When we can learn to trust God, even in change, He can use us in a mighty way to reach those who are paralyzed by it.  Mark Twain once said that, “The only people who like change are wet babies” and even they don’t like it all the time, especially if the wipes are cold!  In times of change, God is doing a new thing and when we are open to it, we will thrive because when there seems to be no way, He will make a way.  Isaiah 43:19 says, “He will make a way in the dessert and streams in the wasteland.”

Even though every day is different, these past 26 days have begun to run together and there has been a constant battle with emotions, heartache and pain.  Dealing with fear and anxiety daily while having our world turned upside down has truly shown me that my God is the same yesterday, today and forever.  Some days we were praising God, while others we were crying out to Him to spare our daughters life, but we never lost faith that she was in His loving hands.  God’s greatest opportunity to shine is when there seems to be no way; the problem is we often wait until there is no way before we will turn to God.

Even in change, especially when it is painful, we must look for God’s goodness because He will take our weakness and pain and use them to strengthen us.  Psalm 28:7 says, “The Lord is my strength and my shield; my heart trusted in Him and I am helped; therefore my heart greatly rejoices, and with my song I will praise Him.”  Not being in control has been hard for me, partly because of the unknown, but mostly because I like to be in the driver’s seat.  The problem with God being in the driver’s seat doesn’t happen until there is a bump in the road or a sharp turn where we must trust in Him alone.  I have learned along the way that roads traveled where God seems to be in the way or where He is nowhere to be found are not the roads I want to be on.  It ultimately comes down to trust and whether we are going to rely on God at all times.  We must surrender to His will and allow Him to be in control of everything we do because when Jesus takes the wheel we won’t be disappointed!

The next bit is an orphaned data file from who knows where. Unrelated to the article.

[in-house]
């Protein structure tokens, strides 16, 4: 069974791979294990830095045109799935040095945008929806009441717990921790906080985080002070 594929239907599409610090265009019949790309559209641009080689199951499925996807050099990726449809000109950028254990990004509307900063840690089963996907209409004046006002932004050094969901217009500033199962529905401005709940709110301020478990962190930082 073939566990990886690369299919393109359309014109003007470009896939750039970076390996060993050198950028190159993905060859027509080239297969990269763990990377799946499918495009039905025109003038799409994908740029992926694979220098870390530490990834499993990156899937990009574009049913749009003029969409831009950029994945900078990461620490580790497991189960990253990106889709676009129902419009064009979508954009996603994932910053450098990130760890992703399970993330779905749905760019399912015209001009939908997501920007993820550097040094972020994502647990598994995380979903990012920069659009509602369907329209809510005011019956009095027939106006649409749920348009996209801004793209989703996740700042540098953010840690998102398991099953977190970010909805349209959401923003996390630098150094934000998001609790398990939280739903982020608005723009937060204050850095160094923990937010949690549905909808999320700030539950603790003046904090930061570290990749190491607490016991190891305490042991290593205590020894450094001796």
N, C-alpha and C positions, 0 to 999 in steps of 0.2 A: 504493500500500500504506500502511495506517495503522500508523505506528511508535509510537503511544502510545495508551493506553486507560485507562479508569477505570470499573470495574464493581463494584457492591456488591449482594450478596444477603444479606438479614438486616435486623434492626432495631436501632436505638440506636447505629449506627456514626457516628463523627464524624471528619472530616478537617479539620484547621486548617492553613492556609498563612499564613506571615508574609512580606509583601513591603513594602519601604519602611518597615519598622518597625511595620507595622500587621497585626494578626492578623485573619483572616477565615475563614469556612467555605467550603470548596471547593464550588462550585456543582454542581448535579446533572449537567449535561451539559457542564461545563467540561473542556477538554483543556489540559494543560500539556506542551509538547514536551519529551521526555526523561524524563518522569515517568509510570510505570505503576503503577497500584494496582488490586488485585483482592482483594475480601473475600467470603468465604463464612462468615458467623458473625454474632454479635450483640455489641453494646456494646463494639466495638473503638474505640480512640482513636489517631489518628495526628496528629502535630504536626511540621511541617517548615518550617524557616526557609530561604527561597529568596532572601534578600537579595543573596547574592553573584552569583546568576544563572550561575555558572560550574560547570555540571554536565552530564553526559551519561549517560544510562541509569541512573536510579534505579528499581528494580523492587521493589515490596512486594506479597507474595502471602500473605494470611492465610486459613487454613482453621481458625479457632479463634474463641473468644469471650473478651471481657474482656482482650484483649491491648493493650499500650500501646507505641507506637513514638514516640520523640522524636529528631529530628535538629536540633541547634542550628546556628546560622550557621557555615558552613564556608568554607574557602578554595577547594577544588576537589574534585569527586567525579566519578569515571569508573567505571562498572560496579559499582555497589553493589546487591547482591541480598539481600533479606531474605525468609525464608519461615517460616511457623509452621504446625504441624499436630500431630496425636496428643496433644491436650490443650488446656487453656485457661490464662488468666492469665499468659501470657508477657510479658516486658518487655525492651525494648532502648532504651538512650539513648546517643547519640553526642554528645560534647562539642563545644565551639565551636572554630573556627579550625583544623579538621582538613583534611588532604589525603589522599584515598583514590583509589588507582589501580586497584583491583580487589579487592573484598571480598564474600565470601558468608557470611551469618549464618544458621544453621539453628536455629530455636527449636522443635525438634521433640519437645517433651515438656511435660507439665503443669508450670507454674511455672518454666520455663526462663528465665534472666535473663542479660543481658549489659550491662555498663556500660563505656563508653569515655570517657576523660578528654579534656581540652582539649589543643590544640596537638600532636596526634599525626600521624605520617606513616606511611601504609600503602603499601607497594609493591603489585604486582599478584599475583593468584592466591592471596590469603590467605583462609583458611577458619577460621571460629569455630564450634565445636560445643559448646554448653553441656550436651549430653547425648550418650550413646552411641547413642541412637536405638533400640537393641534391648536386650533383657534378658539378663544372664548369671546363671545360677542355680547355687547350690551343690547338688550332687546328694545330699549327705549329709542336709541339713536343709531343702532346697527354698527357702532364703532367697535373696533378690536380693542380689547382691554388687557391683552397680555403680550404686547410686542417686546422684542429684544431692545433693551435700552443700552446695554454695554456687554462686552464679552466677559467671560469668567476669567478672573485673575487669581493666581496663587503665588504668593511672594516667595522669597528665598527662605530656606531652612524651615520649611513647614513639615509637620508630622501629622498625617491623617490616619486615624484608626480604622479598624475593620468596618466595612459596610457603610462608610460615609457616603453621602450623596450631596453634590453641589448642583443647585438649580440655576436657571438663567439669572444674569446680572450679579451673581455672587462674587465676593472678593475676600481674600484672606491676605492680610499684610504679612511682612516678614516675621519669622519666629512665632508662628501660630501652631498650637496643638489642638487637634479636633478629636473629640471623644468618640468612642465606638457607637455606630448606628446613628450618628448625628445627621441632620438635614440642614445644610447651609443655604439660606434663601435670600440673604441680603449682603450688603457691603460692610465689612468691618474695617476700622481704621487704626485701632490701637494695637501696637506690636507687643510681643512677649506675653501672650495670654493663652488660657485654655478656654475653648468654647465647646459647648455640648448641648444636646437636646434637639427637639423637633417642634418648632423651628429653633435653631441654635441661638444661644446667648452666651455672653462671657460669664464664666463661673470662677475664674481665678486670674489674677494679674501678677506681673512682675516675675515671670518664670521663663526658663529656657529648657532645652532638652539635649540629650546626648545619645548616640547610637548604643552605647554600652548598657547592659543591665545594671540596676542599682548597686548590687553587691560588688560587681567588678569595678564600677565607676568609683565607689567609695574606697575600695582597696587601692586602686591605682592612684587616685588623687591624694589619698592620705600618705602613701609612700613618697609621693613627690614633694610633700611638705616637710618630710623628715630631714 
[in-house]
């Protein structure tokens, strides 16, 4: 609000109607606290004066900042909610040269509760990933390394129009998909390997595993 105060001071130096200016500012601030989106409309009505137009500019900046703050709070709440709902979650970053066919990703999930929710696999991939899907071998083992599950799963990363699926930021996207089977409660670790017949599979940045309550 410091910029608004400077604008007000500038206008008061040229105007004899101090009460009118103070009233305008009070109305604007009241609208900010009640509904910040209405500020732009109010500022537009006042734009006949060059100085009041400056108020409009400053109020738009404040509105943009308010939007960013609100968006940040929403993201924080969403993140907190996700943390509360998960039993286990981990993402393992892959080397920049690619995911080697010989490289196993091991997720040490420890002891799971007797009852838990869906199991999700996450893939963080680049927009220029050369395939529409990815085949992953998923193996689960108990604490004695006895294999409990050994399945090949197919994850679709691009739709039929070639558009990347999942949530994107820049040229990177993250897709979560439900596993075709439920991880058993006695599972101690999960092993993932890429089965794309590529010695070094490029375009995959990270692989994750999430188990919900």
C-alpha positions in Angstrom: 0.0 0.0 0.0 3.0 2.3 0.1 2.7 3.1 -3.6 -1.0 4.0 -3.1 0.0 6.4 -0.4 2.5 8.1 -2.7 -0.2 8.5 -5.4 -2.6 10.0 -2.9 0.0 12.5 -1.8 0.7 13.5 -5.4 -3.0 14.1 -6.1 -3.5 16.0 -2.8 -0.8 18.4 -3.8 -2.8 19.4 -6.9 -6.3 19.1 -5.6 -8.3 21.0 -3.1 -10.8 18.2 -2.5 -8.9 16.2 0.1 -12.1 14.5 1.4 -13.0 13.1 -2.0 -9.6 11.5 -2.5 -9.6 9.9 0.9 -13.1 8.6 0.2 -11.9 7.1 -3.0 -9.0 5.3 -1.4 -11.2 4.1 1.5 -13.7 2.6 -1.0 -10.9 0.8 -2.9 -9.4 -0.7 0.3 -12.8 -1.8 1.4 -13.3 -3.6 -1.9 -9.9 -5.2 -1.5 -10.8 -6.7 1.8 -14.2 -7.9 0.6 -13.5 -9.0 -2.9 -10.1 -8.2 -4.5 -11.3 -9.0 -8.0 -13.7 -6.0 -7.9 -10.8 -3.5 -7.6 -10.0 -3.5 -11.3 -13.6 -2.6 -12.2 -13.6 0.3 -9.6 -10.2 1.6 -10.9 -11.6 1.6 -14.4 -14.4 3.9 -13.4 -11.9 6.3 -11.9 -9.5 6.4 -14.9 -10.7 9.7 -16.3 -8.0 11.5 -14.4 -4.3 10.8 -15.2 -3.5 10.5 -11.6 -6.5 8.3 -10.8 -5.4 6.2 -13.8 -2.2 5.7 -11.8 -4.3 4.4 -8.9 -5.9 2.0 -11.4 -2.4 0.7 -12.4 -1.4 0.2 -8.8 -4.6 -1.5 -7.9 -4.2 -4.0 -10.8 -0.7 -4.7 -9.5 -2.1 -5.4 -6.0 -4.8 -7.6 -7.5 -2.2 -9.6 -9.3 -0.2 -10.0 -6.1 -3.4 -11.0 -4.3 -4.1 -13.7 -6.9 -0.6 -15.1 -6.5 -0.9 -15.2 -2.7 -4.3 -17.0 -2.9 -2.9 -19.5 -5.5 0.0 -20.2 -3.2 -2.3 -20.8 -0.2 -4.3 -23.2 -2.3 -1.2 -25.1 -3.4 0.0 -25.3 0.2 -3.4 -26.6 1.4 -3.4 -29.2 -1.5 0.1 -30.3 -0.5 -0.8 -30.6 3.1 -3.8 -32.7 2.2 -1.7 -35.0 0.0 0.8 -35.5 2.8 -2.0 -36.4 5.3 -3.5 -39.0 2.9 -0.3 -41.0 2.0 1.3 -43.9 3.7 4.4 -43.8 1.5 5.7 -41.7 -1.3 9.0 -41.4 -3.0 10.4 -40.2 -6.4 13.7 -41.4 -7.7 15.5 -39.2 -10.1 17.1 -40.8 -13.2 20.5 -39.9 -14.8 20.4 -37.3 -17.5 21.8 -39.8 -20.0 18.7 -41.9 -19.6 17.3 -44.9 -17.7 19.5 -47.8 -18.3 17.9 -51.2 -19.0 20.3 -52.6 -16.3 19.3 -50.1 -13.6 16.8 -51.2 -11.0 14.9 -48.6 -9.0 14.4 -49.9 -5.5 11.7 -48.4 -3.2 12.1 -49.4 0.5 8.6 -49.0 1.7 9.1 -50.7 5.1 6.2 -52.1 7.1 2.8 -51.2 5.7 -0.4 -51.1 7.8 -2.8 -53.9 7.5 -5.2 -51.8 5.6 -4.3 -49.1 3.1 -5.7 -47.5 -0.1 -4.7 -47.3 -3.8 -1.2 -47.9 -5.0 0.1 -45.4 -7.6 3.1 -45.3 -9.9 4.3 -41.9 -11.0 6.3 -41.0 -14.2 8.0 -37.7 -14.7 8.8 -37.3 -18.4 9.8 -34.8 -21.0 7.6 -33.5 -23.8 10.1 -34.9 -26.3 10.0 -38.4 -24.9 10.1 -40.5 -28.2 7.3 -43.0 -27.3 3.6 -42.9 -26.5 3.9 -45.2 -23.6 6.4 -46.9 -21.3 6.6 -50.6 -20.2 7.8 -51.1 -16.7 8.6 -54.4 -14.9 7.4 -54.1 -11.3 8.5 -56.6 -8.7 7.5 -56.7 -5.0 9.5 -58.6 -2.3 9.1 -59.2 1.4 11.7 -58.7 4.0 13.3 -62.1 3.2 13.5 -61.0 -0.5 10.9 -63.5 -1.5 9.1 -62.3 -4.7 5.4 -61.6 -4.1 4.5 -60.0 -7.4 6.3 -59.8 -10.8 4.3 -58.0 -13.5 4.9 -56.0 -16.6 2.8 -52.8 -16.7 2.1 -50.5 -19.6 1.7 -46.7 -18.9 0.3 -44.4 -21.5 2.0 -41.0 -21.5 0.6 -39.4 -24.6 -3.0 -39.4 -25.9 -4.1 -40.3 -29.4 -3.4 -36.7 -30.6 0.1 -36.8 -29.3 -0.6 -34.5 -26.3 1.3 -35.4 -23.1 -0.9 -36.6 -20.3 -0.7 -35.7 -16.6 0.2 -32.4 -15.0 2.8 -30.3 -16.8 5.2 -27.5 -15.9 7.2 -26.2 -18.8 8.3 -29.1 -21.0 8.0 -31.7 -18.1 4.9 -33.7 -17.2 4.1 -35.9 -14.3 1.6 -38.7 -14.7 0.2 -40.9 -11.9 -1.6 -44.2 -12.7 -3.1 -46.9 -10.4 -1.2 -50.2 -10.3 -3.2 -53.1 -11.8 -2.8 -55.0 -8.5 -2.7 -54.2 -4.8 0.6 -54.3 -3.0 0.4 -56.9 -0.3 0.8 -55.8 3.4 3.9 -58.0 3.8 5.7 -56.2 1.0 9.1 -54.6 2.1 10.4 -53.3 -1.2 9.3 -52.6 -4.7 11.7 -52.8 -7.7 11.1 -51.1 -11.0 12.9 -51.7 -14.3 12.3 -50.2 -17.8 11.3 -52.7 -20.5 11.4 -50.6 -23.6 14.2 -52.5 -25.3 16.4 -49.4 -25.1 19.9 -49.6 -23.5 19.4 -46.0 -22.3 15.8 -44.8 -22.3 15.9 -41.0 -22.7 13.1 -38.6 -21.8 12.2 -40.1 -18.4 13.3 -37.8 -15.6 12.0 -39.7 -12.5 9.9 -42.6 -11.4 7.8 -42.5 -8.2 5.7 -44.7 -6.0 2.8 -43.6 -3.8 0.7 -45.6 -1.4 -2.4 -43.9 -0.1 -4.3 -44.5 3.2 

Trusting God